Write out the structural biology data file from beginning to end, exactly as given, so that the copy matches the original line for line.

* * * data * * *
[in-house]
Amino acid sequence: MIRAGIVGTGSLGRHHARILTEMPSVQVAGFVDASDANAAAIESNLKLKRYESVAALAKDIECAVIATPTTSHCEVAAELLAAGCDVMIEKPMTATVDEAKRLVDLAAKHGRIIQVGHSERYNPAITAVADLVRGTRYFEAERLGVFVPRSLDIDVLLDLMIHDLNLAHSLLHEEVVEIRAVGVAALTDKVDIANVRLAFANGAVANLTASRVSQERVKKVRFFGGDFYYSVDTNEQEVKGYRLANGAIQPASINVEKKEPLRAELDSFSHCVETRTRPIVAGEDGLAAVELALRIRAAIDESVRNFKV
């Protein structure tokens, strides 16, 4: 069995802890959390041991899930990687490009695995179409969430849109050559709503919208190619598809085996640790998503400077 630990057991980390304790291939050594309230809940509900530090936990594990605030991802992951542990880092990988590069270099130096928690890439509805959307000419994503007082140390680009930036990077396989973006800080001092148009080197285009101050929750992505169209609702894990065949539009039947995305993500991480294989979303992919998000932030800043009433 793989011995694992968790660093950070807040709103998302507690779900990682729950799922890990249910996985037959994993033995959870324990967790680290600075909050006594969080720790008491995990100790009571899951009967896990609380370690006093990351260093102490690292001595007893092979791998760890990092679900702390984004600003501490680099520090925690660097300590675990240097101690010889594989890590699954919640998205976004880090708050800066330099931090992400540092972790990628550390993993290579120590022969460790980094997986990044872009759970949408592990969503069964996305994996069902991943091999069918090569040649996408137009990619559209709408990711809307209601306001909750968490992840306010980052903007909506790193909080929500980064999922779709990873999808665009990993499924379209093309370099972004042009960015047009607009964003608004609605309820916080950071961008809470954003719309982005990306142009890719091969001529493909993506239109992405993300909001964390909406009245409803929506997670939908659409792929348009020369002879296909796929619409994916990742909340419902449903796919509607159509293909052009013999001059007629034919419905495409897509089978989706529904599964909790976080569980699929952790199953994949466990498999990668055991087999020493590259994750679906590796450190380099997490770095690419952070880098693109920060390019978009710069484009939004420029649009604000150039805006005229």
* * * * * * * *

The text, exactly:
[in-house]
Amino acid sequence: MIRAGIVGTGSLGRHHARILTEMPSVQVAGFVDASDANAAAIESNLKLKRYESVAALAKDIECAVIATPTTSHCEVAAELLAAGCDVMIEKPMTATVDEAKRLVDLAAKHGRIIQVGHSERYNPAITAVADLVRGTRYFEAERLGVFVPRSLDIDVLLDLMIHDLNLAHSLLHEEVVEIRAVGVAALTDKVDIANVRLAFANGAVANLTASRVSQERVKKVRFFGGDFYYSVDTNEQEVKGYRLANGAIQPASINVEKKEPLRAELDSFSHCVETRTRPIVAGEDGLAAVELALRIRAAIDESVRNFKV
């Protein structure tokens, strides 16, 4: 069995802890959390041991899930990687490009695995179409969430849109050559709503919208190619598809085996640790998503400077 630990057991980390304790291939050594309230809940509900530090936990594990605030991802992951542990880092990988590069270099130096928690890439509805959307000419994503007082140390680009930036990077396989973006800080001092148009080197285009101050929750992505169209609702894990065949539009039947995305993500991480294989979303992919998000932030800043009433 793989011995694992968790660093950070807040709103998302507690779900990682729950799922890990249910996985037959994993033995959870324990967790680290600075909050006594969080720790008491995990100790009571899951009967896990609380370690006093990351260093102490690292001595007893092979791998760890990092679900702390984004600003501490680099520090925690660097300590675990240097101690010889594989890590699954919640998205976004880090708050800066330099931090992400540092972790990628550390993993290579120590022969460790980094997986990044872009759970949408592990969503069964996305994996069902991943091999069918090569040649996408137009990619559209709408990711809307209601306001909750968490992840306010980052903007909506790193909080929500980064999922779709990873999808665009990993499924379209093309370099972004042009960015047009607009964003608004609605309820916080950071961008809470954003719309982005990306142009890719091969001529493909993506239109992405993300909001964390909406009245409803929506997670939908659409792929348009020369002879296909796929619409994916990742909340419902449903796919509607159509293909052009013999001059007629034919419905495409897509089978989706529904599964909790976080569980699929952790199953994949466990498999990668055991087999020493590259994750679906590796450190380099997490770095690419952070880098693109920060390019978009710069484009939004420029649009604000150039805006005229």